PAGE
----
Saturday morning

The house is the kind of quiet that only happens when every other inhabitant is asleep,
The stillness almost meets me like a friend, calming somehow,
The mute light dripping in through the window is tempered by a grey sky,
And I am revelling in the moment, solitude wrapping me in a hearty embrace. 

Friday, March 27, 2020

Friday’s Choices

Read the news and stagger under the weight of it, can’t you feel it pressing against your chest?
Is that panic or a symptom?
In the middle of the night I can’t sort between the two.

OR

Ignore the outside world. Focus on my work, my peanut butter sandwich, a walk in the warmth with a blue sky over head. 
What’s going on out there?
In soft daylight maybe it doesn’t matter. 

Thursday, March 26, 2020

Thursday’s crafts

Pencils, markers and a stack of cardstock,
Strewn across a kitchen table
Glitter, glue and scissors with jewels on the handle, 
Wait to be turned into creations,

Let’s build a world, a window to any where but here,
And we can fly there on paper mache wings, held together with twine and wishes 

Wednesday, March 25, 2020

Wednesday: Birthday in Quarentine

https://drive.google.com/uc?export=view&id=1ZpNbtG26-uGBRHdTDTwz7J2a6096wsD3The party is small but mighty
Four around a lemon cake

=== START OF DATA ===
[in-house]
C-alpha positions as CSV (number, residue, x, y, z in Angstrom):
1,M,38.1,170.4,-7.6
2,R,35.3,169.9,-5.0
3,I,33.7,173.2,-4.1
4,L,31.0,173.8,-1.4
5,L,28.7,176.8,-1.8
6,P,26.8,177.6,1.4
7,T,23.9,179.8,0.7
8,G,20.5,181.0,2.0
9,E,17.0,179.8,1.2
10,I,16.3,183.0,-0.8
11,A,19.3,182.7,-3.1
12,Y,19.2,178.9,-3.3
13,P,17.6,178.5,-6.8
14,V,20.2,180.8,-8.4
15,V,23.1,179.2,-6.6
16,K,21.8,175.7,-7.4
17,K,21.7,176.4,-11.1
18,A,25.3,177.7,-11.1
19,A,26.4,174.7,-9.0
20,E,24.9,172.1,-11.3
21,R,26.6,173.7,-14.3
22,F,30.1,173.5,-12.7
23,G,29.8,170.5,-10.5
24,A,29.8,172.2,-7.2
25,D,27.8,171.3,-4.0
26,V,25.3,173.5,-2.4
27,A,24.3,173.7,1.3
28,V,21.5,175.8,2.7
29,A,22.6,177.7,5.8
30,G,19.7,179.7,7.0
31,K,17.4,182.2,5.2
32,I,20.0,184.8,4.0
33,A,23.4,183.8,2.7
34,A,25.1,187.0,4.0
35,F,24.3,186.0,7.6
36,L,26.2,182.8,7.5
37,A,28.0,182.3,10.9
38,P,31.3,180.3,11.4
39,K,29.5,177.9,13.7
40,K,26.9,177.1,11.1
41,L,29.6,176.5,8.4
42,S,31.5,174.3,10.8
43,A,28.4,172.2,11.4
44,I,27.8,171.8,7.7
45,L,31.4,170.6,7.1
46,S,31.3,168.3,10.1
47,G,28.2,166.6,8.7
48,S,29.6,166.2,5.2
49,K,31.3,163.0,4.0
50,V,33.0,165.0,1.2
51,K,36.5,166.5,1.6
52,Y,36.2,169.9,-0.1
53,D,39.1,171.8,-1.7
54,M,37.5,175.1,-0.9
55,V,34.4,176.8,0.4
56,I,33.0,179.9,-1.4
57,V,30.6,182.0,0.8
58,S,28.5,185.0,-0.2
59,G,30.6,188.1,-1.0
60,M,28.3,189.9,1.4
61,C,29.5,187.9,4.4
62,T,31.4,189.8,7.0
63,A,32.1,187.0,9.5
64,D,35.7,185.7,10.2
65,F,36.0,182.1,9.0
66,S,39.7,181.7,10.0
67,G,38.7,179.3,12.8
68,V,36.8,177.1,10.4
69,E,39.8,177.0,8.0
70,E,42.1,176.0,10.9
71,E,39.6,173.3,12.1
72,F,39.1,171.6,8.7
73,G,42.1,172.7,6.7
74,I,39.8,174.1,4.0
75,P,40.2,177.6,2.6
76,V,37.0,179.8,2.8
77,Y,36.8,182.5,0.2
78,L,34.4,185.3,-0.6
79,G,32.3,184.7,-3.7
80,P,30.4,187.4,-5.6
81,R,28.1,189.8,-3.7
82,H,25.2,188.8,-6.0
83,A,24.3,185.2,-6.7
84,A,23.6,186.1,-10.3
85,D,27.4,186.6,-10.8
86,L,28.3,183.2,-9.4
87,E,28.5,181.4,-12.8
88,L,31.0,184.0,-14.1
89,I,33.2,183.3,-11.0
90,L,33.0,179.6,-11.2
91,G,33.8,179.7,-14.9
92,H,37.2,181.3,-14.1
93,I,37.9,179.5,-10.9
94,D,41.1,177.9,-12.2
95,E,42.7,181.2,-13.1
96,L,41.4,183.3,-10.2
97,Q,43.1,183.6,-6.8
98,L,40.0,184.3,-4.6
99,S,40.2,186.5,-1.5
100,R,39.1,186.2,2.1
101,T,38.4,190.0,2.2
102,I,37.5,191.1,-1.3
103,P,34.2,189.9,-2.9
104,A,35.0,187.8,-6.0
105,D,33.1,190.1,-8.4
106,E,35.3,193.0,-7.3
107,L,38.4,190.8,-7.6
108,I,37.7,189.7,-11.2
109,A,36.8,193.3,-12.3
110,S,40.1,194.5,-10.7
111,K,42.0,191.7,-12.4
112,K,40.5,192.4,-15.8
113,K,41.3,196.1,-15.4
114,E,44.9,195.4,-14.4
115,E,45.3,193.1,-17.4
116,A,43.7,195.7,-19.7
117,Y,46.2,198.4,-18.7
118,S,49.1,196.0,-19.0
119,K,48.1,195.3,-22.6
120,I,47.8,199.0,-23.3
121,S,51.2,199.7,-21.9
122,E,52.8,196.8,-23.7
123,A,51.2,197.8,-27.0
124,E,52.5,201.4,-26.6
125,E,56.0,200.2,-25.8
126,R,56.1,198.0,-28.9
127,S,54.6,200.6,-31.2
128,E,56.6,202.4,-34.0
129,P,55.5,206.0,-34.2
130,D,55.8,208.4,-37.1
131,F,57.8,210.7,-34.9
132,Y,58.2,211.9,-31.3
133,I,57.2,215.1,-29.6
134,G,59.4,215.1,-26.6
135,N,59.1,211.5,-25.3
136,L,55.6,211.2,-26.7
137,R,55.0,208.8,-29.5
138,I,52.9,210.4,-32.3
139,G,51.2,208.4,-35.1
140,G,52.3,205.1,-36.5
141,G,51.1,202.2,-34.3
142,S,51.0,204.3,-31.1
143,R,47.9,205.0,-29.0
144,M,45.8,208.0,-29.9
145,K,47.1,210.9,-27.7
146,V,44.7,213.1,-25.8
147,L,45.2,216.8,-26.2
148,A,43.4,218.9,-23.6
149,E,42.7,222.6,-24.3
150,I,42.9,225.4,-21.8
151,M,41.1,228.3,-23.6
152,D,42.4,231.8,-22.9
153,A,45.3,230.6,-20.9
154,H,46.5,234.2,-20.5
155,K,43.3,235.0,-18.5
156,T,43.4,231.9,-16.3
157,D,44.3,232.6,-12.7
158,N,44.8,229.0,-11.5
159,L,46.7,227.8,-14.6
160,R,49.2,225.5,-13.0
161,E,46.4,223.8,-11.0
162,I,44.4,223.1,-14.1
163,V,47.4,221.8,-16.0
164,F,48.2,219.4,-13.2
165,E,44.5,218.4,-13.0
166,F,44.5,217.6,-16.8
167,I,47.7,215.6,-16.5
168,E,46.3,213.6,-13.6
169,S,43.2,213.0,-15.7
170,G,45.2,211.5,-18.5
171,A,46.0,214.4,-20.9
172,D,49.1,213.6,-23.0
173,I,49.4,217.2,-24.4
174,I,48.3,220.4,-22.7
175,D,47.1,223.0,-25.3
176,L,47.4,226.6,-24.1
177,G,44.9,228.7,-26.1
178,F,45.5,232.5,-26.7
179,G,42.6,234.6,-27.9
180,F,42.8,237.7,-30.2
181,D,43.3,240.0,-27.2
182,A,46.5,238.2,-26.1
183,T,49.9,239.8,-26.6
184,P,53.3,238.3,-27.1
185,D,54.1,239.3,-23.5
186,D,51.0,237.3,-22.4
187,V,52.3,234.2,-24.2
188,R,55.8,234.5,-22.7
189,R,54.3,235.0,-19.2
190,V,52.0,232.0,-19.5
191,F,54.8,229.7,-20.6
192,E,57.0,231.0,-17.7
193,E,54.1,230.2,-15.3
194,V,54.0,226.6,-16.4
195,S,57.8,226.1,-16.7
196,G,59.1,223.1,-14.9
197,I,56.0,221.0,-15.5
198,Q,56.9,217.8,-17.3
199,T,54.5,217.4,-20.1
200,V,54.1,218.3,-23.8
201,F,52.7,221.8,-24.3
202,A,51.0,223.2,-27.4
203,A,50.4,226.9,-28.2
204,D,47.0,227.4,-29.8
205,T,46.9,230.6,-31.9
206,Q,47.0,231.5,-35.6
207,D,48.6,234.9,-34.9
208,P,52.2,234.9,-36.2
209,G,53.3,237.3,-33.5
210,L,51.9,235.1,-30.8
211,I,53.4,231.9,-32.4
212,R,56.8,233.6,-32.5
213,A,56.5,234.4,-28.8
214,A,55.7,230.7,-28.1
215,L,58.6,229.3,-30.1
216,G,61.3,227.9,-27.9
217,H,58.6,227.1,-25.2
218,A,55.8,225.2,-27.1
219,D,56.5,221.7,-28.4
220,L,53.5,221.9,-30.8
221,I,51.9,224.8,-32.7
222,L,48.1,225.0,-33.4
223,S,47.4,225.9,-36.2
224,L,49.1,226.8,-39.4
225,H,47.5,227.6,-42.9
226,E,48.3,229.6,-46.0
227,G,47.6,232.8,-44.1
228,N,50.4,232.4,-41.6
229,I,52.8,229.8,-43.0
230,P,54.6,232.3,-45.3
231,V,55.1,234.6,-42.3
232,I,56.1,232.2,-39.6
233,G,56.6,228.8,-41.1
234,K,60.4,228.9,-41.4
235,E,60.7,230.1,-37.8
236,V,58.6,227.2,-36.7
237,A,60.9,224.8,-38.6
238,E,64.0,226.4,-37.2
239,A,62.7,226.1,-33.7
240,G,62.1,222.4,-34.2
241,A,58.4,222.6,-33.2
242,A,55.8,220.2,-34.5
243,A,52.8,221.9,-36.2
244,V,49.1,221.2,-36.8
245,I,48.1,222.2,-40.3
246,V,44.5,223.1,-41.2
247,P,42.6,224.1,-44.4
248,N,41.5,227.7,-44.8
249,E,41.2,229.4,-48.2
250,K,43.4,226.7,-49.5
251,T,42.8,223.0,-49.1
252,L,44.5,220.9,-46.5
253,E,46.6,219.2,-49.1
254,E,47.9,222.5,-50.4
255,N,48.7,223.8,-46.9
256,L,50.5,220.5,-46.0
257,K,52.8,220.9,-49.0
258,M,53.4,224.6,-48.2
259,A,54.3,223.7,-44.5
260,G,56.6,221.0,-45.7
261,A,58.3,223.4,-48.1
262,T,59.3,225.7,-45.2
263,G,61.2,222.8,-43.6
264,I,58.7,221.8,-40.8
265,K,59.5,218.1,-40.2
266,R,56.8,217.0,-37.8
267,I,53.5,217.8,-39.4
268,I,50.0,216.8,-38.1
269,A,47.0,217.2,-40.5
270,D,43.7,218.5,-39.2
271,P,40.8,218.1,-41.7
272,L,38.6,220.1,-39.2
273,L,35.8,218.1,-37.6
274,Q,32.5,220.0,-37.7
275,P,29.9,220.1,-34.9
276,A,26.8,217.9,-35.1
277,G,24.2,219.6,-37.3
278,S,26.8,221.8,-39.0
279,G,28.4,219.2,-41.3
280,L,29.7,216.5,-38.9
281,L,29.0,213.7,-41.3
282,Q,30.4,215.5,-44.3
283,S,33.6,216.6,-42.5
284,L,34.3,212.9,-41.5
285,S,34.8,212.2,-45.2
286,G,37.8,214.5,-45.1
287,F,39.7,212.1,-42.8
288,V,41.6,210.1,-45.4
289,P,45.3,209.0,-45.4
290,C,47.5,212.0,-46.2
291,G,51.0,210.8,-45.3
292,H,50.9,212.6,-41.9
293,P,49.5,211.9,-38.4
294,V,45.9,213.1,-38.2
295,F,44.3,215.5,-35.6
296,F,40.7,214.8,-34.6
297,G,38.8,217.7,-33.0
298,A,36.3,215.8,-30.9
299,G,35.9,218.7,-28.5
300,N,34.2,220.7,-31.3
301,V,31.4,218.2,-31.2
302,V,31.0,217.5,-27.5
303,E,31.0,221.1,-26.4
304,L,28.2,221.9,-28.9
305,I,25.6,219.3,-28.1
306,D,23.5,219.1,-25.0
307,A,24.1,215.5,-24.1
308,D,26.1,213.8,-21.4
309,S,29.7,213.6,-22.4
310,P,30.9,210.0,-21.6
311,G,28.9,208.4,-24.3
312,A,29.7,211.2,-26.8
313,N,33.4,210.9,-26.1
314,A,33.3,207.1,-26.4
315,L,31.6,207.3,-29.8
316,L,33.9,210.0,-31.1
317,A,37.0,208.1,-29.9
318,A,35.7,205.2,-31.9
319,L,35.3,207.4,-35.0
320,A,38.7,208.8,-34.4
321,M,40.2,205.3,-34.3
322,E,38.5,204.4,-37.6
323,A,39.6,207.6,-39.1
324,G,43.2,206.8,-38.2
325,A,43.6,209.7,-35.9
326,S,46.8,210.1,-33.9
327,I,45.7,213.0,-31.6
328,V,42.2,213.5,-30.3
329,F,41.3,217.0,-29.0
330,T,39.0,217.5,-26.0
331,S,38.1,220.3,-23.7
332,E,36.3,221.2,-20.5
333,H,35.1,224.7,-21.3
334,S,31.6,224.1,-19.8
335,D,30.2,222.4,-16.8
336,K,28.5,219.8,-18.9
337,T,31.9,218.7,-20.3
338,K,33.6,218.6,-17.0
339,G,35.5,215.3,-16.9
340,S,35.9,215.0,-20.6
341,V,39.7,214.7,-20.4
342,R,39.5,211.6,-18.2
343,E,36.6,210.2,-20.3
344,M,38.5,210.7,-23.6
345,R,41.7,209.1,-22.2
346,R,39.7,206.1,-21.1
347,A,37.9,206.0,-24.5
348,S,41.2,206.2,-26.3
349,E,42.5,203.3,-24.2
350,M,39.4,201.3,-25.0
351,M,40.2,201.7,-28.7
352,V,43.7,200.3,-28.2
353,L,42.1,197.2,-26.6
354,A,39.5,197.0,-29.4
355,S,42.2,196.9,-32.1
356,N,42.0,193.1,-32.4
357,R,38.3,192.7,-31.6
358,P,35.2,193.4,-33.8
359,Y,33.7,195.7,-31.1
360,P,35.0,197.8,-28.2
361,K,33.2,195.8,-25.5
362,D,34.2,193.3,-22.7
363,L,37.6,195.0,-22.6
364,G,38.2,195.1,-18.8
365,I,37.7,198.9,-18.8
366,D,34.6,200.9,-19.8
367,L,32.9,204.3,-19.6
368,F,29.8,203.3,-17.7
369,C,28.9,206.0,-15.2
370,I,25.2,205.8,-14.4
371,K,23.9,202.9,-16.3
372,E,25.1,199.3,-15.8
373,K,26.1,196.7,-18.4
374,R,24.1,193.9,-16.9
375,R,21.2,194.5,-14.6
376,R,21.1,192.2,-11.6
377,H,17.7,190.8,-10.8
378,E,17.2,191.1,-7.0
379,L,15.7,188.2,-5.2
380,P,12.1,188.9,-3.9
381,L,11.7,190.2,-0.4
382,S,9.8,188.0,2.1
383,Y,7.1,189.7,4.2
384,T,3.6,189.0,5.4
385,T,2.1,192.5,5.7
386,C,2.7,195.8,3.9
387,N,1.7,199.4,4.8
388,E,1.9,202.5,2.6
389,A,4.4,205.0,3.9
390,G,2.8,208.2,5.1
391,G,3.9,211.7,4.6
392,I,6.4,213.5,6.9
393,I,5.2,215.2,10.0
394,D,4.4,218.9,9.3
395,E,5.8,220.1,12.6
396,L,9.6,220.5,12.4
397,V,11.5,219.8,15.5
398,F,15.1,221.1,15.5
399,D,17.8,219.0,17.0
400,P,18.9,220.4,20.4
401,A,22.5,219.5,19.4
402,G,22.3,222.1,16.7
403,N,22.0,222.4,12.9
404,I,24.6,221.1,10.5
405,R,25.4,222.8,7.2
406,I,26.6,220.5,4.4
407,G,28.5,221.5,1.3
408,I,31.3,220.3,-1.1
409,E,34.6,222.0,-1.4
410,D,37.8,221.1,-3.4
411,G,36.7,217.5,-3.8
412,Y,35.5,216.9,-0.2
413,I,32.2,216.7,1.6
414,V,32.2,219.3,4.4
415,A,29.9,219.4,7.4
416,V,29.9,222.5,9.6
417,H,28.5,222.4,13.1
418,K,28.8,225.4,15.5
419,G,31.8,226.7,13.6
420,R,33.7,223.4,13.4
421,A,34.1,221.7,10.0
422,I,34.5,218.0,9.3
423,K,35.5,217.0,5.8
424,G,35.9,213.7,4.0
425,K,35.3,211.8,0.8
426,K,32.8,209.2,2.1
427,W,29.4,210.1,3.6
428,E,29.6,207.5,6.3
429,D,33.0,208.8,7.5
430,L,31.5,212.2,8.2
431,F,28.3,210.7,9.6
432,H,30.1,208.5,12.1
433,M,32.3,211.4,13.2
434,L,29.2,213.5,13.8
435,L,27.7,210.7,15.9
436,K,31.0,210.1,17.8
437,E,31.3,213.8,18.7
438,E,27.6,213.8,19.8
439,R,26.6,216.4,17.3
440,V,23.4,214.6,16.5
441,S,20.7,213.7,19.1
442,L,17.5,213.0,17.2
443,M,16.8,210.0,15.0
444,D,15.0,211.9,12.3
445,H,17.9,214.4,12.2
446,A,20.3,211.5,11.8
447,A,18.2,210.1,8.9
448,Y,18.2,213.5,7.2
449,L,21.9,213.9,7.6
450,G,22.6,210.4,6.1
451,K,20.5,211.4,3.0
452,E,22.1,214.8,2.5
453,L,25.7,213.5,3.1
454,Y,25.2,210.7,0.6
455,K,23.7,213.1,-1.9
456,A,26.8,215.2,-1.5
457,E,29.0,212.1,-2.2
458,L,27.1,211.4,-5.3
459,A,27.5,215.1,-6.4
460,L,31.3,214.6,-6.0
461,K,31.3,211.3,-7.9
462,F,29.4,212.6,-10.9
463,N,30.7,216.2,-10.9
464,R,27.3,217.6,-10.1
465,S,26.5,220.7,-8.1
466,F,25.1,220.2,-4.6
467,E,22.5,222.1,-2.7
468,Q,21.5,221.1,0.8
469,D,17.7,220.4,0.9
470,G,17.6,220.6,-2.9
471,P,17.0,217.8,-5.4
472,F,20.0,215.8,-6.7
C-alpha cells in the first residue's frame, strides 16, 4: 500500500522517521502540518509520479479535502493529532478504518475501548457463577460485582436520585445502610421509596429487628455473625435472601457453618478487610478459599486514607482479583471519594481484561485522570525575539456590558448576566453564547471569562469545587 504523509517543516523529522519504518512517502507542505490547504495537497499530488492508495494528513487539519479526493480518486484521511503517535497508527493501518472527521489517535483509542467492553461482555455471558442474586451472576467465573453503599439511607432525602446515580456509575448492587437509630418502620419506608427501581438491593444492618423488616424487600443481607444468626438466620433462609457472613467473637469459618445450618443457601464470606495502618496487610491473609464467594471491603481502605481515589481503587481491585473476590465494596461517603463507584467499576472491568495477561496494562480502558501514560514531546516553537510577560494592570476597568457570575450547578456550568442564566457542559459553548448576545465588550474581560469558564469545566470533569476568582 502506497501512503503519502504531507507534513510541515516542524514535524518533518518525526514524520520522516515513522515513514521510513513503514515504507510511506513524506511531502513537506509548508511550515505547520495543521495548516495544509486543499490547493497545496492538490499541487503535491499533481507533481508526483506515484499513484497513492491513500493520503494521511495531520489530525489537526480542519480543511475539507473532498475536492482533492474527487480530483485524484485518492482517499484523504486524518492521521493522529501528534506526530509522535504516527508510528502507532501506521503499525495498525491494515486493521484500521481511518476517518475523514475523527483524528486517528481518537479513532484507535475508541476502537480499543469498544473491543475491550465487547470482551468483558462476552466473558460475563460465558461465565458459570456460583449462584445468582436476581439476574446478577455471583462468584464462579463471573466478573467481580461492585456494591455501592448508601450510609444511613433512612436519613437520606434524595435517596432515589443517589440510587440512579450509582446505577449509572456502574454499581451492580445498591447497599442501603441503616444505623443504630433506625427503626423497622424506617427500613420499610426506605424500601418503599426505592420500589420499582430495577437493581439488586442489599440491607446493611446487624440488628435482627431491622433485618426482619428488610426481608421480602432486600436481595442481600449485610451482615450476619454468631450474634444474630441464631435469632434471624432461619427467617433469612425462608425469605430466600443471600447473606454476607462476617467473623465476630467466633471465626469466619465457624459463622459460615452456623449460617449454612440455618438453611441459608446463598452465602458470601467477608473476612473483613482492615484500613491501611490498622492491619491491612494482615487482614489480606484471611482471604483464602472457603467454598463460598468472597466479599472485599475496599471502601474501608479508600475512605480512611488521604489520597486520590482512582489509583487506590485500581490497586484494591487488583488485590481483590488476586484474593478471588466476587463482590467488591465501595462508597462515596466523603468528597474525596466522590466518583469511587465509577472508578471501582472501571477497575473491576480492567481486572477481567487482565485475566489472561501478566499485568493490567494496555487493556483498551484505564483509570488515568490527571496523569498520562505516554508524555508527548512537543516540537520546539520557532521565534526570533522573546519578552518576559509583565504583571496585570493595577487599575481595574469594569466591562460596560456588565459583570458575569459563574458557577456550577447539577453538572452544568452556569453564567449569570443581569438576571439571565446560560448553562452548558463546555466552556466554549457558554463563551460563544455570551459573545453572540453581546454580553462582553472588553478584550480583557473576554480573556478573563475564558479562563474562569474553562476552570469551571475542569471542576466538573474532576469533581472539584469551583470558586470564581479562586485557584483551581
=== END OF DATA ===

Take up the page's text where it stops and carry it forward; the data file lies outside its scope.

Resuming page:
Drenched in lemonade
And hopes for better birthdays to come

Sweet sixteen with no BMV to take a driving test, or gaggle of friends to sleepover, has a an odd odor to it that the make shift decorations can’t fully cover up

But she smiles and she is thankful we are together,
And we play that game that she loved when she was six,
And there is sunlight pouring in the window 
And for a moment it’s just a really good birthday and that’s something 

Tuesday, March 24, 2020

Tuesday: A Cleaning Poem

I lather my hands with lavender soap,
like today is any normal clean, smart day.
We don't worry about new odd germs, nope,
nothing to see, it's just our usual way. 

Haven't I always wiped off my door knobs, 
polishing the metal to make it gleam?
And don't get me started on my key fobs,
which are never as easy as they seem. 

Yes, I washed my shirt after going to the store,